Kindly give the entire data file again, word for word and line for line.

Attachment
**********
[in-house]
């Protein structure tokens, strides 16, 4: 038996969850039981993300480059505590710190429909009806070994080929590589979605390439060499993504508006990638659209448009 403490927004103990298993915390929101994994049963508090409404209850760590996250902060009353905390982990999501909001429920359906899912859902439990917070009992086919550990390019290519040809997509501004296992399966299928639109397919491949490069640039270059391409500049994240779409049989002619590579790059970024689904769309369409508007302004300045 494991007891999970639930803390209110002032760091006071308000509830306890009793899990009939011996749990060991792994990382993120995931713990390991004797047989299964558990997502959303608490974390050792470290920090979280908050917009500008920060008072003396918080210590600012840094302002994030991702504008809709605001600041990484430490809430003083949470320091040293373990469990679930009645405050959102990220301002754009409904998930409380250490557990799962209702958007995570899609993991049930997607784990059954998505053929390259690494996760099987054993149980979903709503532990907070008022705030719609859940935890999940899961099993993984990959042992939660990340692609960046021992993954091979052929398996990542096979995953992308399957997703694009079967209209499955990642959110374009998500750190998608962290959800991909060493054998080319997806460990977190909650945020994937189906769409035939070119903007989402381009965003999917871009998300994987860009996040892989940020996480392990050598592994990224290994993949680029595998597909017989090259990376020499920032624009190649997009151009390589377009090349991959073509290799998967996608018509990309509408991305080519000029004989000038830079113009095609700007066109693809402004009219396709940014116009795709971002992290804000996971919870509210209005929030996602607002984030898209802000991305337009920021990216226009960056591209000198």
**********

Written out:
[in-house]
């Protein structure tokens, strides 16, 4: 038996969850039981993300480059505590710190429909009806070994080929590589979605390439060499993504508006990638659209448009 403490927004103990298993915390929101994994049963508090409404209850760590996250902060009353905390982990999501909001429920359906899912859902439990917070009992086919550990390019290519040809997509501004296992399966299928639109397919491949490069640039270059391409500049994240779409049989002619590579790059970024689904769309369409508007302004300045 494991007891999970639930803390209110002032760091006071308000509830306890009793899990009939011996749990060991792994990382993120995931713990390991004797047989299964558990997502959303608490974390050792470290920090979280908050917009500008920060008072003396918080210590600012840094302002994030991702504008809709605001600041990484430490809430003083949470320091040293373990469990679930009645405050959102990220301002754009409904998930409380250490557990799962209702958007995570899609993991049930997607784990059954998505053929390259690494996760099987054993149980979903709503532990907070008022705030719609859940935890999940899961099993993984990959042992939660990340692609960046021992993954091979052929398996990542096979995953992308399957997703694009079967209209499955990642959110374009998500750190998608962290959800991909060493054998080319997806460990977190909650945020994937189906769409035939070119903007989402381009965003999917871009998300994987860009996040892989940020996480392990050598592994990224290994993949680029595998597909017989090259990376020499920032624009190649997009151009390589377009090349991959073509290799998967996608018509990309509408991305080519000029004989000038830079113009095609700007066109693809402004009219396709940014116009795709971002992290804000996971919870509210209005929030996602607002984030898209802000991305337009920021990216226009960056591209000198």